Book Image

Tableau 10 Complete Reference

By : Joshua N. Milligan, Tristan Guillevin
Book Image

Tableau 10 Complete Reference

By: Joshua N. Milligan, Tristan Guillevin

Overview of this book

Graphical presentation of data enables us to easily understand complex data sets. Tableau 10 Complete Reference provides easy-to-follow recipes with several use cases and real-world business scenarios to get you up and running with Tableau 10. This Learning Path begins with the history of data visualization and its importance in today's businesses. You'll also be introduced to Tableau - how to connect, clean, and analyze data in this visual analytics software. Then, you'll learn how to apply what you've learned by creating some simple calculations in Tableau and using Table Calculations to help drive greater analysis from your data. Next, you'll explore different advanced chart types in Tableau. These chart types require you to have some understanding of the Tableau interface and understand basic calculations. You’ll study in detail all dashboard techniques and best practices. A number of recipes specifically for geospatial visualization, analytics, and data preparation are also covered. Last but not least, you'll learn about the power of storytelling through the creation of interactive dashboards in Tableau. Through this Learning Path, you will gain confidence and competence to analyze and communicate data and insights more efficiently and effectively by creating compelling interactive charts, dashboards, and stories in Tableau. This Learning Path includes content from the following Packt products: • Learning Tableau 10 - Second Edition by Joshua N. Milligan • Getting Started with Tableau 2018.x by Tristan Guillevin
Table of Contents (20 chapters)
Title Page
About Packt
Deeper Analysis - Trends, Clustering, Distributions, and Forecasting

Using Show Me

Show Me is a powerful component of Tableau, which arranges selected and active fields into the arrangement required for the selected visualization type. The Show Me toolbar displays small thumbnail images of different types of visualizations, thus allowing you to create visualizations with a single-click. Based on the fields you select in the data pane and the fields that are already in the view, Show Me will enable possible visualizations and highlight a recommended visualization. Explore the features of Show Me by following these steps:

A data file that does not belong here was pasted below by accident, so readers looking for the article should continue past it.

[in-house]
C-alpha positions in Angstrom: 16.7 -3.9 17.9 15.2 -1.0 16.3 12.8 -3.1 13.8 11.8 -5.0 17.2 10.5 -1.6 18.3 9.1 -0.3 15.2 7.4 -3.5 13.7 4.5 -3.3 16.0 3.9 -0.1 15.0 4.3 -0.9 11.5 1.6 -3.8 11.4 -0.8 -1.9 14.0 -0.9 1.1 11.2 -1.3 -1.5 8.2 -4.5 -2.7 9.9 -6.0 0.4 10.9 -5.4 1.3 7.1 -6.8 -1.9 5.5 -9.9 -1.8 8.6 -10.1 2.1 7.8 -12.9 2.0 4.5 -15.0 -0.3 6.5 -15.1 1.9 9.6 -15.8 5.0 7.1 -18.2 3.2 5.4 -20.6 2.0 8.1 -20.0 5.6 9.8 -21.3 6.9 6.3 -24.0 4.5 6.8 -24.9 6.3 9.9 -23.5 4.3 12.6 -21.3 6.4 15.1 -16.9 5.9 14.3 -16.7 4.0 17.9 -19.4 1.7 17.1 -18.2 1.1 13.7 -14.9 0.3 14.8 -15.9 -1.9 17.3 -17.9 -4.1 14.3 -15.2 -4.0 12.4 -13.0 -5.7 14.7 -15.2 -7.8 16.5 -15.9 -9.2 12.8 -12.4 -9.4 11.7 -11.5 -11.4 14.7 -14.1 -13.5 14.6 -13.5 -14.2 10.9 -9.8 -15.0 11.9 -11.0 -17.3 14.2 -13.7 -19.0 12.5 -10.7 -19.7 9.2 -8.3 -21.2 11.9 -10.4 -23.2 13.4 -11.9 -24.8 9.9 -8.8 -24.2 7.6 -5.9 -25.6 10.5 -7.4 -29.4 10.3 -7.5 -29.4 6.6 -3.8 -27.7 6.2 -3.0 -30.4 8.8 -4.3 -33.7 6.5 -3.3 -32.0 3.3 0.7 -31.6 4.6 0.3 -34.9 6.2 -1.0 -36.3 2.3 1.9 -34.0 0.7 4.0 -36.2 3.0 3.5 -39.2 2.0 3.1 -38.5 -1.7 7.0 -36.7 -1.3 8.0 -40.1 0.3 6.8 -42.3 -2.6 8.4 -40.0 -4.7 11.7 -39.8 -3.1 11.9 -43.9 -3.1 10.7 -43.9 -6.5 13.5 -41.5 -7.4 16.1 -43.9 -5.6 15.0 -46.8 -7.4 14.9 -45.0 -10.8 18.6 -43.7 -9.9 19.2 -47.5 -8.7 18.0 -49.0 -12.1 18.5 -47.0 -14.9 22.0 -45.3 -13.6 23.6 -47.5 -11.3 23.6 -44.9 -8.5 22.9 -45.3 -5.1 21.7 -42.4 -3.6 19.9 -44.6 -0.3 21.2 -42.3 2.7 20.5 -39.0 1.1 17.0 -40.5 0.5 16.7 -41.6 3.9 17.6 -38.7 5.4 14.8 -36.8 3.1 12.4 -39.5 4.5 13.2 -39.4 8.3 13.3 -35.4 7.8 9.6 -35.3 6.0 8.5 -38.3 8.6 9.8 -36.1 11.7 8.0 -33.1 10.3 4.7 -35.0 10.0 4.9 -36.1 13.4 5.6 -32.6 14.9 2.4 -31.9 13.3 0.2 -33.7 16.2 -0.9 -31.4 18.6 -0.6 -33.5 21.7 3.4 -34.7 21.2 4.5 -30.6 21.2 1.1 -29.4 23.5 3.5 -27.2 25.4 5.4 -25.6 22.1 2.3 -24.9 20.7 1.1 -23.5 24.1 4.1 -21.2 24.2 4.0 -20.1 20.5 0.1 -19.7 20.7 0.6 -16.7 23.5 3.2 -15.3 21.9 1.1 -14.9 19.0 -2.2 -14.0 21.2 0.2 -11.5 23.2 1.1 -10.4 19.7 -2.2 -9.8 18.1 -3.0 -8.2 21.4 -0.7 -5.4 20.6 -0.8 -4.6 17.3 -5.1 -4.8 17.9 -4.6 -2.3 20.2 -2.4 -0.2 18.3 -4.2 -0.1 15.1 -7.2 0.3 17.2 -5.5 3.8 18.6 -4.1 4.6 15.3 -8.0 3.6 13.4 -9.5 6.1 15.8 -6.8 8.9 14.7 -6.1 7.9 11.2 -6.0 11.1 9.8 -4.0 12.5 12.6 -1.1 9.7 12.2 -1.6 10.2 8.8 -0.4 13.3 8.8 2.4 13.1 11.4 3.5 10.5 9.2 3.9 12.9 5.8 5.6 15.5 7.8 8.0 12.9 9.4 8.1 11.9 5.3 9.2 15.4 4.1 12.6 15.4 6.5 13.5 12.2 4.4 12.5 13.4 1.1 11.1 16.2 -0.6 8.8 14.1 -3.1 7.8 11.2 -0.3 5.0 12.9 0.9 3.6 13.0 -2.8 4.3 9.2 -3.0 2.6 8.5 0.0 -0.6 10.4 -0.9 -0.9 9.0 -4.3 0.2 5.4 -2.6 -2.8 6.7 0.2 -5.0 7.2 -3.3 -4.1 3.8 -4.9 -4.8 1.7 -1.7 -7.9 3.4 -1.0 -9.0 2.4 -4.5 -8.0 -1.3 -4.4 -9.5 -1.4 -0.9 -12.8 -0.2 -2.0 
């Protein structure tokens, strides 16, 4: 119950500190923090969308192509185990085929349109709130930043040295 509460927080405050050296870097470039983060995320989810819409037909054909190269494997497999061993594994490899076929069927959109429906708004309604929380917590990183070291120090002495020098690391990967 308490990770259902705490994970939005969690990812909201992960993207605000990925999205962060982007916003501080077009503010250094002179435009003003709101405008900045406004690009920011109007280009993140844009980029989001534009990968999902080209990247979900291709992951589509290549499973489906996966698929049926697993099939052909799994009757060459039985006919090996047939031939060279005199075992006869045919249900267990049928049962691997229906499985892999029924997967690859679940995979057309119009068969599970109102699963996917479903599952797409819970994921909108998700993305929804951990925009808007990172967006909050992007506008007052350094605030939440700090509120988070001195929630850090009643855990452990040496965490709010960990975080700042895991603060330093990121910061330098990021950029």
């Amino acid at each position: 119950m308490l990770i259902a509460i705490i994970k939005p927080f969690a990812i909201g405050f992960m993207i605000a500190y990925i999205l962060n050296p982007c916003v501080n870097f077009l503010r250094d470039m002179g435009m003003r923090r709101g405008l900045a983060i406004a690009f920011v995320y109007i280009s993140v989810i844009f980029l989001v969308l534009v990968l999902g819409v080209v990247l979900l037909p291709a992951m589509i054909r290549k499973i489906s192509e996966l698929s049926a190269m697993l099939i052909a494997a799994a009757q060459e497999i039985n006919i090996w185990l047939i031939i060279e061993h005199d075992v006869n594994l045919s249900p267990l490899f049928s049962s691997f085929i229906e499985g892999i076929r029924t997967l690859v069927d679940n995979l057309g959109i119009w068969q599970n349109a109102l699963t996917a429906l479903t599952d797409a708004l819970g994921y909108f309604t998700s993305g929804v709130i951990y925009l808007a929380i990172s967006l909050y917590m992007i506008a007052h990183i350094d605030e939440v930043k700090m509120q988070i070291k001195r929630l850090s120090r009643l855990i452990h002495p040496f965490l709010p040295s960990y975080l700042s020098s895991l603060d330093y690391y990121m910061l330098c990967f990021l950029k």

1. Navigate to the Show Me sheet.
  2. If the Show Me pane is not expanded, click on the Show Me button in the upper-right corner of the toolbar to expand the pane.
  1. Press and hold the Ctrl key while clicking on the Postal Code, State, and Profit fields in the data pane to select each of those fields. With those fields highlighted, Show Me should look similar to this:

Observe that the Show Me window has enabled certain visualization types, such as text tables, heat maps, symbol maps, filled maps, and bar charts. These are the visualizations that are possible given the fields already in the view, in addition to any selected in the data pane. Show Me highlights the recommended visualization for the selected fields and also gives a description of what fields are required as you hover over each visualization type. Symbol maps, for example, require one geographic dimension and up to two measures.

Other visualizations are grayed out, such as line charts, and histograms. Show Me will not create these visualization types with the fields that are currently in the view and selected in the data pane. Hover over the grayed out line charts in Show Me. Show Me indicates that line charts require one or more measures, which you have selected, but also require a date field, which you have not selected.


Tableau will actually draw line charts with fields other than dates. Show Me gives you options for what is typically considered a good practice for visualizations. However, there may be times when you know a line chart would accurately show your data. Understanding how Tableau renders visualizations based on fields and shelves, instead of always relying on Show Me, will give you much greater flexibility in your visualizations and will allow you to rearrange things when Show Me doesn't give the exact results you want. At the same time, you will need to cultivate an awareness of good visualization practices.

Show Me can be a powerful way to quickly iterate through different visualization types as you search for insights into the data. But as a data explorer, analyst, and storyteller you should consider Show Me as a helpful guide that is giving suggestions. You may know that a certain visualization type will answer your questions more effectively than the suggestions of Show Me. You may also have a plan for a visualization type that will work well as part of a dashboard but isn't even included in Show Me.


You will be well on your way to learning and mastering Tableau when you can use Show Me effectively, but feel just as comfortable building visualizations without it. Show Me is powerful for quickly iterating through visualizations as you look for insights and raise new questions. It is useful for starting with a standard visualization that you will further customize. It is wonderful as a teaching and learning tool. Be careful not to use it as a crutch without understanding how visualizations are actually built from the data. Take time to evaluate why certain visualizations are or are not possible. Pause to see what fields and shelves were used when you selected a certain visualization type.

Conclude the Show Me example by experimenting with ShowMe, clicking various visualization types and looking for insights into the data that may be more or less obvious based on the visualization type. Circle views and box and whisker plots show the distribution of postal codes for each state. Bar charts easily expose several postal codes with negative profit.